Controlling the morphology of metal–organic frameworks and porous carbon materials: metal oxides as primary architecture-directing agents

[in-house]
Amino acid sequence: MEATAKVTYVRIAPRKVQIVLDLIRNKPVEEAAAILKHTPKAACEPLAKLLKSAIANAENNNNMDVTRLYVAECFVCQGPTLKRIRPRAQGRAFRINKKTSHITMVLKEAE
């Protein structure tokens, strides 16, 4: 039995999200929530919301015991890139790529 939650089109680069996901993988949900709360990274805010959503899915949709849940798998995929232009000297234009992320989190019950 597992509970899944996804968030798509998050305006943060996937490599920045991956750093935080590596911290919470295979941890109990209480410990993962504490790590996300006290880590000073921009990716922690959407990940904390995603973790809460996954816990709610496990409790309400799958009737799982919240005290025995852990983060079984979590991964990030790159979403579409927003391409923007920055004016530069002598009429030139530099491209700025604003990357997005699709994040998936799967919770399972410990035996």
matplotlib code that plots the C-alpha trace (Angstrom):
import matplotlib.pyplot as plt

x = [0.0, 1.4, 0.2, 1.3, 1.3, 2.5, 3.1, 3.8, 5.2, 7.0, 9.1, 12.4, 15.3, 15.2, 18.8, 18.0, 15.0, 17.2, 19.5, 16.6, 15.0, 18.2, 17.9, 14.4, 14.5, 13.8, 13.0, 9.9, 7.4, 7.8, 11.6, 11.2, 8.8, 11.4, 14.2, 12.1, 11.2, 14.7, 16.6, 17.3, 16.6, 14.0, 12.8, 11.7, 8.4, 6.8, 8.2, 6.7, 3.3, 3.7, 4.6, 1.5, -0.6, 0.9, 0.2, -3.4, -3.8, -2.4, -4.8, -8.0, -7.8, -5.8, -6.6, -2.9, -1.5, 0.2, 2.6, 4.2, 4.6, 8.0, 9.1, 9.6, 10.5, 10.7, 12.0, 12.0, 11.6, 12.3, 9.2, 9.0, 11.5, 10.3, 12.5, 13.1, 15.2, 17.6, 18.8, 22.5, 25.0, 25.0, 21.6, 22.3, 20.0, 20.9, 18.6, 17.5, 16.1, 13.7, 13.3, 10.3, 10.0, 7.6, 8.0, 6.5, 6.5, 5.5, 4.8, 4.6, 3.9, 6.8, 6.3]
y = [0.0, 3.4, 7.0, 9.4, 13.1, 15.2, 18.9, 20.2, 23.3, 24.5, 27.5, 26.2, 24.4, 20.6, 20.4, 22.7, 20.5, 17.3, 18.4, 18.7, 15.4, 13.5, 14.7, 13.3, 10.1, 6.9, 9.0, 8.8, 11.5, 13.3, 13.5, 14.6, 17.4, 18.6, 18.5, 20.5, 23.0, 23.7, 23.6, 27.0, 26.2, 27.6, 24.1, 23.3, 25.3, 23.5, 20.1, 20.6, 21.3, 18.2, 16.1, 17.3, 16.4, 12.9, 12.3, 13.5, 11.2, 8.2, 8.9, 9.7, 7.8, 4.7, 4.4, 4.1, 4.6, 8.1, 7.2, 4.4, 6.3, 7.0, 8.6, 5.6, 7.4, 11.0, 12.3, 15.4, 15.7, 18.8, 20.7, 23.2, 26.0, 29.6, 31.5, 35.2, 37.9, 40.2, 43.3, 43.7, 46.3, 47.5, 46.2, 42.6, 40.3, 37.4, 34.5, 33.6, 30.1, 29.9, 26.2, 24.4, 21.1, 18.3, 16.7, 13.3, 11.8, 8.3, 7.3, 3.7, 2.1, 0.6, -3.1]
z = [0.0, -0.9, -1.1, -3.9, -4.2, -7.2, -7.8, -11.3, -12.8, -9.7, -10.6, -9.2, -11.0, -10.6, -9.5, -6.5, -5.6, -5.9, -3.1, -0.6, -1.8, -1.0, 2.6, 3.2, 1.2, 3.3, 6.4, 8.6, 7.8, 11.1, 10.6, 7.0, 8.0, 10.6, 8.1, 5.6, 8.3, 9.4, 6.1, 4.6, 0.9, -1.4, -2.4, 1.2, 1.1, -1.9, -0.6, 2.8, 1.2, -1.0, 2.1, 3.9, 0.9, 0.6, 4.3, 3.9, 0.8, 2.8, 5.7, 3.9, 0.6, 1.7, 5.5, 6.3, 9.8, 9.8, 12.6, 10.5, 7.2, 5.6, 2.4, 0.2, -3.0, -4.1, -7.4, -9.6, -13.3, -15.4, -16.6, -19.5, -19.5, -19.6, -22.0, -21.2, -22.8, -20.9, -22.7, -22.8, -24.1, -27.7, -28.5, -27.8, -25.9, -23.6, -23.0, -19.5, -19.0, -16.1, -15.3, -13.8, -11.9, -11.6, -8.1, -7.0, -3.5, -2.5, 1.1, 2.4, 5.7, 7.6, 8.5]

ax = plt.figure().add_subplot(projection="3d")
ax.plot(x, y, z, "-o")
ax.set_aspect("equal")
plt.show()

Owing to their large ratio of surface area to mass and volume, metal–organic frameworks and porous carbons have revolutionized many applications that rely on chemical and physical interactions at surfaces. However, a major challenge today is to shape these porous materials to translate their enhanced performance from the laboratory into macroscopic real-world applications. In this review, we give a comprehensive overview of how the precise morphology control of metal oxides can be transferred to metal–organic frameworks and porous carbon materials. As such, tailored material structures can be designed in 0D, 1D, 2D, and 3D with considerable implications for applications such as in energy storage, catalysis and nanomedicine. Therefore, we predict that major research advances in morphology control of metal–organic frameworks and porous carbons will facilitate the use of these materials in addressing major needs of the society, especially the grand challenges of energy, health, and environment.